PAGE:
Cable Technology Feature Article
A La Carte is a 20th Century Solution to a 20th Century Video Problem: It's the 21st Century
By Gary Kim, Contributing Editor
If in 2011, larger numbers of TV viewers become more screen-agnostic, using Hulu (News - Alert), Netflix, mobile video to a greater extent than they do today, with their demonstrated appetites for "snackable" video clips of all sorts, and as major TV distributors and appliance vendors ramp up sales of devices that allow Internet-delivered TV to be viewed on standard TV screens, it is possible more questions are going to be asked about the future of linear TV.
That would come as no surprise. It is not clear whether older debates about allowing or forcing linear TV to be offered channel-by-channel, in a la carte fashion, will resurface. Right now, it seems unlikely. Nor is it especially likely any of the leading linear video providers will reverse course and suddenly decide their business models are better served by a widespread shift to a la carte viewing.
An impartial observer might well continue to conclude that a la carte, implemented on a wide scale, poses more danger to the existing multichannel video business than consumers can expect to see in a full a la carte world. Ignoring for a moment the threats to revenue models for existing providers, networks, advertisers and studios, it never has been terribly clear that the typical multichannel video subscriber necessarily would pay less under an a la carte regime than under the current system.
To be sure, there is an argument against bundling video channels any particular consumer is unlikely to watch, just as there are arguments for doing so, as a means of advancing consumer welfare. People instinctively believe they should be able to buy only the channels they want. Providers typically say it is the bundling of such channels that allows the program diversity that has been the chief benefit of first cable TV, and then satellite and telco variants.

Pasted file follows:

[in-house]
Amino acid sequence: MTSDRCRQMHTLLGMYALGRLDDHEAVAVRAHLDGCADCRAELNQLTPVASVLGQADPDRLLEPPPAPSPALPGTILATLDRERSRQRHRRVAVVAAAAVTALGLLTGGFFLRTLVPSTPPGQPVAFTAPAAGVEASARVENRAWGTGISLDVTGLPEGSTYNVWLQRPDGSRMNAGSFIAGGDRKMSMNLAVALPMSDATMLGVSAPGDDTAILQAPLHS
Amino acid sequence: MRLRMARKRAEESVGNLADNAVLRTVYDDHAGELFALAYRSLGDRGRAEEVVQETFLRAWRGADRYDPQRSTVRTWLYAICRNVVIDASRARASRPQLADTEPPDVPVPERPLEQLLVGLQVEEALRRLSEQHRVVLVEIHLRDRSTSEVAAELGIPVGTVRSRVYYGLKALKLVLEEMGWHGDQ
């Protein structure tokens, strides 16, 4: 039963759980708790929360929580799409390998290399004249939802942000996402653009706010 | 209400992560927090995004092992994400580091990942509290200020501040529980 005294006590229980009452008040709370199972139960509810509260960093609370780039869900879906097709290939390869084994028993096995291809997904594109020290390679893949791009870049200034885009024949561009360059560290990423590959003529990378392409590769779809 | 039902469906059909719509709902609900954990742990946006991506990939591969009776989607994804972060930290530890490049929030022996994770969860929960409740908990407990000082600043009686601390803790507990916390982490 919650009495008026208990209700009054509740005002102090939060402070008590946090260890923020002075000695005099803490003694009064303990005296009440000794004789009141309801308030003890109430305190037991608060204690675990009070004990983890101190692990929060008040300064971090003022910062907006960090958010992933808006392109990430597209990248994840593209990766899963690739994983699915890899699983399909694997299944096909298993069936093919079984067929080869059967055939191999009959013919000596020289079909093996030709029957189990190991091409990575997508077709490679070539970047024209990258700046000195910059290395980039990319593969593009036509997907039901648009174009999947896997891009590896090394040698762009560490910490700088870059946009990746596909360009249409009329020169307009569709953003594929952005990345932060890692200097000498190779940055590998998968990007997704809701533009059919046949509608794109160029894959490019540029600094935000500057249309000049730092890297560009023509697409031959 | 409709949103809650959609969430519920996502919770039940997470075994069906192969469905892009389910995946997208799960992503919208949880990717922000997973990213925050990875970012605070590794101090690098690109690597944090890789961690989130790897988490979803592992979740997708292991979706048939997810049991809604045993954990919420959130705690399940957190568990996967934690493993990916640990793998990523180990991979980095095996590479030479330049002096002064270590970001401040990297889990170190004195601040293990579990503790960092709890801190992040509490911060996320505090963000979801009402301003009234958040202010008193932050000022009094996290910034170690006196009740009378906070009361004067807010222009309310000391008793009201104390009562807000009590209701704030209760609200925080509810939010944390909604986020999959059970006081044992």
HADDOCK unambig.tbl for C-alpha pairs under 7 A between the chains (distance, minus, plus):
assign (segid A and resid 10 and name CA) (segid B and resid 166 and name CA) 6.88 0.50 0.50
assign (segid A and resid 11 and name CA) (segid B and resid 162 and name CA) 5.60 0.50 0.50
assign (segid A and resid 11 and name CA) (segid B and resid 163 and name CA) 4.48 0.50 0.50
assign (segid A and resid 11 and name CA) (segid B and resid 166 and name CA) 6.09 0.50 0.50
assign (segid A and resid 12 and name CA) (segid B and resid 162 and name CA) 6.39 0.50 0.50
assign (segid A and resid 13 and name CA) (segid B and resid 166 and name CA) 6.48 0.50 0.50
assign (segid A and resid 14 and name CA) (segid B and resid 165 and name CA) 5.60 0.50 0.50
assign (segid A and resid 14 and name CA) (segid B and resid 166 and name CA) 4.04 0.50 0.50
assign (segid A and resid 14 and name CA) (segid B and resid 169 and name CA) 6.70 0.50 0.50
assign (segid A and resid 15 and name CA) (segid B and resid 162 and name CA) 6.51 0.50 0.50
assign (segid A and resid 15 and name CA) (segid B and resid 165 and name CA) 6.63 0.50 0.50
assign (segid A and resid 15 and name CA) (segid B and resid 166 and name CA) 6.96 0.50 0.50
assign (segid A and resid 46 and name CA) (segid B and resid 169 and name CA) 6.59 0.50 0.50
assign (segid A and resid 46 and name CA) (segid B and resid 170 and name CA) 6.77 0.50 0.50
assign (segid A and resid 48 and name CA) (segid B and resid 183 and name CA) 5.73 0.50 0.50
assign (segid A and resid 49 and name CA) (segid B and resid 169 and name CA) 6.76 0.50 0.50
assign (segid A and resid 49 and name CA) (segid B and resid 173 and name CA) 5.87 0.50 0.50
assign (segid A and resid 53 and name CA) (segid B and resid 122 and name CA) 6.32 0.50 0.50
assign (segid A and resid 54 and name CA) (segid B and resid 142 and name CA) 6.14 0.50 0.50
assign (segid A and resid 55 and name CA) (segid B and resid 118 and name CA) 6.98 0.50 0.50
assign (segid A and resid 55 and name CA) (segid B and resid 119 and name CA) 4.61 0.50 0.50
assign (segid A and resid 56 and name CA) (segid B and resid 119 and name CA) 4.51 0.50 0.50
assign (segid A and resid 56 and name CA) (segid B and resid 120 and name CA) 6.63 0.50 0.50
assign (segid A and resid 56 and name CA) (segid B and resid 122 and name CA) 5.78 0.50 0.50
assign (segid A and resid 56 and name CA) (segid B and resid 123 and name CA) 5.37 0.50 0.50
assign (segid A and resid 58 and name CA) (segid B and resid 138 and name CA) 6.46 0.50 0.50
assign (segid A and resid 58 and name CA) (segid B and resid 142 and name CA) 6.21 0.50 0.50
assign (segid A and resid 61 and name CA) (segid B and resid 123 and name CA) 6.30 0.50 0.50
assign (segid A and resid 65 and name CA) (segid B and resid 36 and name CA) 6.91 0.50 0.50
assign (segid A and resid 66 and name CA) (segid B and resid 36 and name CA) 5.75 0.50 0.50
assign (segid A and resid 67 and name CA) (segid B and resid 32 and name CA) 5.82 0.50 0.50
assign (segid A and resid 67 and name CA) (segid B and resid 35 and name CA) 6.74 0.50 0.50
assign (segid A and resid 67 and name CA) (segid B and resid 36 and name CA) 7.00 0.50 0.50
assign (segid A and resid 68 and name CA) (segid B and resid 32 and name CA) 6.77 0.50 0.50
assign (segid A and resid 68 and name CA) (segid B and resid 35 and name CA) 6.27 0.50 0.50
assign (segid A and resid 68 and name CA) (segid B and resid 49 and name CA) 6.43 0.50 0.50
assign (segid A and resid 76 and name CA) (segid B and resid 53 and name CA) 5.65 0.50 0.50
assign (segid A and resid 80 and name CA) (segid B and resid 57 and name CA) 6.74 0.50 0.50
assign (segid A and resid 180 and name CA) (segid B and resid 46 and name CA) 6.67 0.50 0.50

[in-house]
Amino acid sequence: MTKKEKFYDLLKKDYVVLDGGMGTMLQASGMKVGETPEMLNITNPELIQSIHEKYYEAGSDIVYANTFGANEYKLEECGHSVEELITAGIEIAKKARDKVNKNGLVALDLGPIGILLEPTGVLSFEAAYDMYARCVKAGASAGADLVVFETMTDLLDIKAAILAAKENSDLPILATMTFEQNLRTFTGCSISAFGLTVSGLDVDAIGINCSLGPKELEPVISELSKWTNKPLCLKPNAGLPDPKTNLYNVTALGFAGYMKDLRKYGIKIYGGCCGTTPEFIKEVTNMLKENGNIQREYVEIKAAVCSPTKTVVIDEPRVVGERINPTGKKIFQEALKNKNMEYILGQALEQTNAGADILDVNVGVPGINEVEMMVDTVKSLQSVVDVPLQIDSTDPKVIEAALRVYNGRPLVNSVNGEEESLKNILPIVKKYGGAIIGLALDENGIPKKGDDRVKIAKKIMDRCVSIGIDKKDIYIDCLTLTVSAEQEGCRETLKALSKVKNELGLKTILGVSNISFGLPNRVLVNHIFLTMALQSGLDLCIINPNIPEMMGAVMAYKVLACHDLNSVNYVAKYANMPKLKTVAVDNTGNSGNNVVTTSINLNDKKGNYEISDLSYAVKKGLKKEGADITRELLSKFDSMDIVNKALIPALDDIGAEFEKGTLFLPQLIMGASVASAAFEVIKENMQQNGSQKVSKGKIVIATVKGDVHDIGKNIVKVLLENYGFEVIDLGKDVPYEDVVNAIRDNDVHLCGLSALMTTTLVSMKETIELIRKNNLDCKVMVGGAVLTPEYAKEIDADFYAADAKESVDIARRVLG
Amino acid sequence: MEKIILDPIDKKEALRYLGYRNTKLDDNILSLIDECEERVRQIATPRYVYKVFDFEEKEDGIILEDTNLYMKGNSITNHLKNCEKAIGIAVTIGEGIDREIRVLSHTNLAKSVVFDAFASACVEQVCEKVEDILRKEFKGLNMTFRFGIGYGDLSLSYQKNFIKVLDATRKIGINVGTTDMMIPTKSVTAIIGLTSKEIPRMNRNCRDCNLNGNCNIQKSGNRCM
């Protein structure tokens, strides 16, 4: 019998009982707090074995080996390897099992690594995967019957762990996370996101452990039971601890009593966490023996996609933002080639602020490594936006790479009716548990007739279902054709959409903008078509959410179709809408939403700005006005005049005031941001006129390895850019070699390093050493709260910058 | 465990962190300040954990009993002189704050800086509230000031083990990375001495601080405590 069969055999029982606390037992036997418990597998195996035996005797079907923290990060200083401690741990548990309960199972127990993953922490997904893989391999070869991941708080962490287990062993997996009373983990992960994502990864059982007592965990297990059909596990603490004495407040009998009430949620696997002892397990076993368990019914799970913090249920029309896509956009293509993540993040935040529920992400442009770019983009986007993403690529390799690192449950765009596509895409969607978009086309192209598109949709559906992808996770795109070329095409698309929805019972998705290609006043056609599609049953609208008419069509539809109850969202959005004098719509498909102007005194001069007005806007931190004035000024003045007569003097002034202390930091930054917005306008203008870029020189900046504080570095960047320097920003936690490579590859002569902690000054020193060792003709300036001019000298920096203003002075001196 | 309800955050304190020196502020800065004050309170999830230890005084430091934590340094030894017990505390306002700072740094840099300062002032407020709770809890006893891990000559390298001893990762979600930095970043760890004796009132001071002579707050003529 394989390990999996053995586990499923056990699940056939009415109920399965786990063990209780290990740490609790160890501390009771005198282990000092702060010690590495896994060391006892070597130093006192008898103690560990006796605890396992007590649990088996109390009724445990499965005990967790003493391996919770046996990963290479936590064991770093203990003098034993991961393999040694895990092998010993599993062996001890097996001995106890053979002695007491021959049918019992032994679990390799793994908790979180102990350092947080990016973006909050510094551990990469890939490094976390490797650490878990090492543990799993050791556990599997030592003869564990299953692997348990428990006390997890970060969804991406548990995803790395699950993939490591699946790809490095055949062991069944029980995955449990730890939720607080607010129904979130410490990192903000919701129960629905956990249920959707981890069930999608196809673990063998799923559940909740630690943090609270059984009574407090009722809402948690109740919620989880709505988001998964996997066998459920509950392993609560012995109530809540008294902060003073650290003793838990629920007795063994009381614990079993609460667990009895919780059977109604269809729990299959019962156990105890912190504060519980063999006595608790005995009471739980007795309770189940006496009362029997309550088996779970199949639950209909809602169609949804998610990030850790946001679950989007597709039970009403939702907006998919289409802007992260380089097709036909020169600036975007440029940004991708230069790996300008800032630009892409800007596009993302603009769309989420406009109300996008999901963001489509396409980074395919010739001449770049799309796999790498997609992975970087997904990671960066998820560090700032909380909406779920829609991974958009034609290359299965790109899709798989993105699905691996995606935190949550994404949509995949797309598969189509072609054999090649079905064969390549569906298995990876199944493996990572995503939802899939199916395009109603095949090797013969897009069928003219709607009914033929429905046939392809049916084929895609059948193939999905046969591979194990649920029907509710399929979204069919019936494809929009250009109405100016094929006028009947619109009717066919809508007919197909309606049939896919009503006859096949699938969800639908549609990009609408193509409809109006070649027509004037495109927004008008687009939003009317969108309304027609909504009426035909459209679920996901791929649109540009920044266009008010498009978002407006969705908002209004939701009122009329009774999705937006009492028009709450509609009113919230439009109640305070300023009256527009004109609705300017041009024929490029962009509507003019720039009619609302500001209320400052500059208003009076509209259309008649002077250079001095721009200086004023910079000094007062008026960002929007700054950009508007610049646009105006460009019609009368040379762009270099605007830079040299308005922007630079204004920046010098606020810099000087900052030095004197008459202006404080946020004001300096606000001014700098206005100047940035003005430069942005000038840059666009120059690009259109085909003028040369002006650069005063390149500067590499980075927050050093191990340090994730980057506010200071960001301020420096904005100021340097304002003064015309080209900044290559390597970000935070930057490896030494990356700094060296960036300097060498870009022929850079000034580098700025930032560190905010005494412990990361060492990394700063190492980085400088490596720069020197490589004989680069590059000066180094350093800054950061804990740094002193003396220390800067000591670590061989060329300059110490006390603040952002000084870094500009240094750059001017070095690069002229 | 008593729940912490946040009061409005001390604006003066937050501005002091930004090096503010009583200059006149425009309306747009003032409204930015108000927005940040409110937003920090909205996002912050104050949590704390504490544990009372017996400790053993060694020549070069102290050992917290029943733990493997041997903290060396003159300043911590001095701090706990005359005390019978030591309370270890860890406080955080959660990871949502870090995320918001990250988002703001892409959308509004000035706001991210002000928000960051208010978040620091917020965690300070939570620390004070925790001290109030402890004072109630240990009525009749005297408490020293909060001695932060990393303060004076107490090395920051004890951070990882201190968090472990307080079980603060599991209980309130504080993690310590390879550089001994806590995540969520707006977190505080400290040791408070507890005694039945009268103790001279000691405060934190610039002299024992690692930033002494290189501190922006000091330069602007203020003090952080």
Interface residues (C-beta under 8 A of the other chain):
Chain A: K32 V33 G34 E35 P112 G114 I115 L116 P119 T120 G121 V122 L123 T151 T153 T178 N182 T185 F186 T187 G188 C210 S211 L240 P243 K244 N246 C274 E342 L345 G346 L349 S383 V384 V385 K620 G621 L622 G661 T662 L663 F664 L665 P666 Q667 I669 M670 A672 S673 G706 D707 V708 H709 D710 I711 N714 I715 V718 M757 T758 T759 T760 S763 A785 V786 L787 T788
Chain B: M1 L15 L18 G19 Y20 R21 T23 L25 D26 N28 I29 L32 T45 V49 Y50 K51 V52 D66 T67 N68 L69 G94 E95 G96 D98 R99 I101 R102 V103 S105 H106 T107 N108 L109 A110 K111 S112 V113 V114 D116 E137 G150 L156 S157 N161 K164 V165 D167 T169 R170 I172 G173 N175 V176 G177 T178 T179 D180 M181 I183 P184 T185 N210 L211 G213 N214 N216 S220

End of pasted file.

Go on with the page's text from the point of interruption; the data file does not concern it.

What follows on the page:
In 2004, Consumers Union surveyed subscribers and found that 66 percent wanted to choose the channels in their plan, while 66 percent also wanted the ability to pay for only some channels, rather than all. About 66 percent also expected to pay less if they chose fewer channels.
About 30 percent reported they would choose fewer channels, even for no discount.
An economist might say the typical video bundle works because it allows distributors to apply scale and scope economics. The corollary is that most networks, which are advertising supported, want to be part of a "no choice" basic tier for business reasons of their own, namely the ability to better sell the advertising that underpins their business models.
When multichannel video distributors say a bundled approach creates economics that favor smaller, niche networks to thrive, they are right. An end to bundling would likely decimate most smaller, more-lightly-viewed networks. To the extent that content and program diversity is a desired end user benefit, "choice" in all likelihood would decline in a full a la carte environment, because most people would not buy most channels.
The possible advent of over-the-top TV viewing worries most in the current ecosystem for one compelling reason: "households view less than one quarter of the networks they are forced to buy in the bundle," the Consumers Union noted in an past analysis assuming a 50-channel offering. Even today, with hundreds of available channels, end user behavior does not seem to have changed much.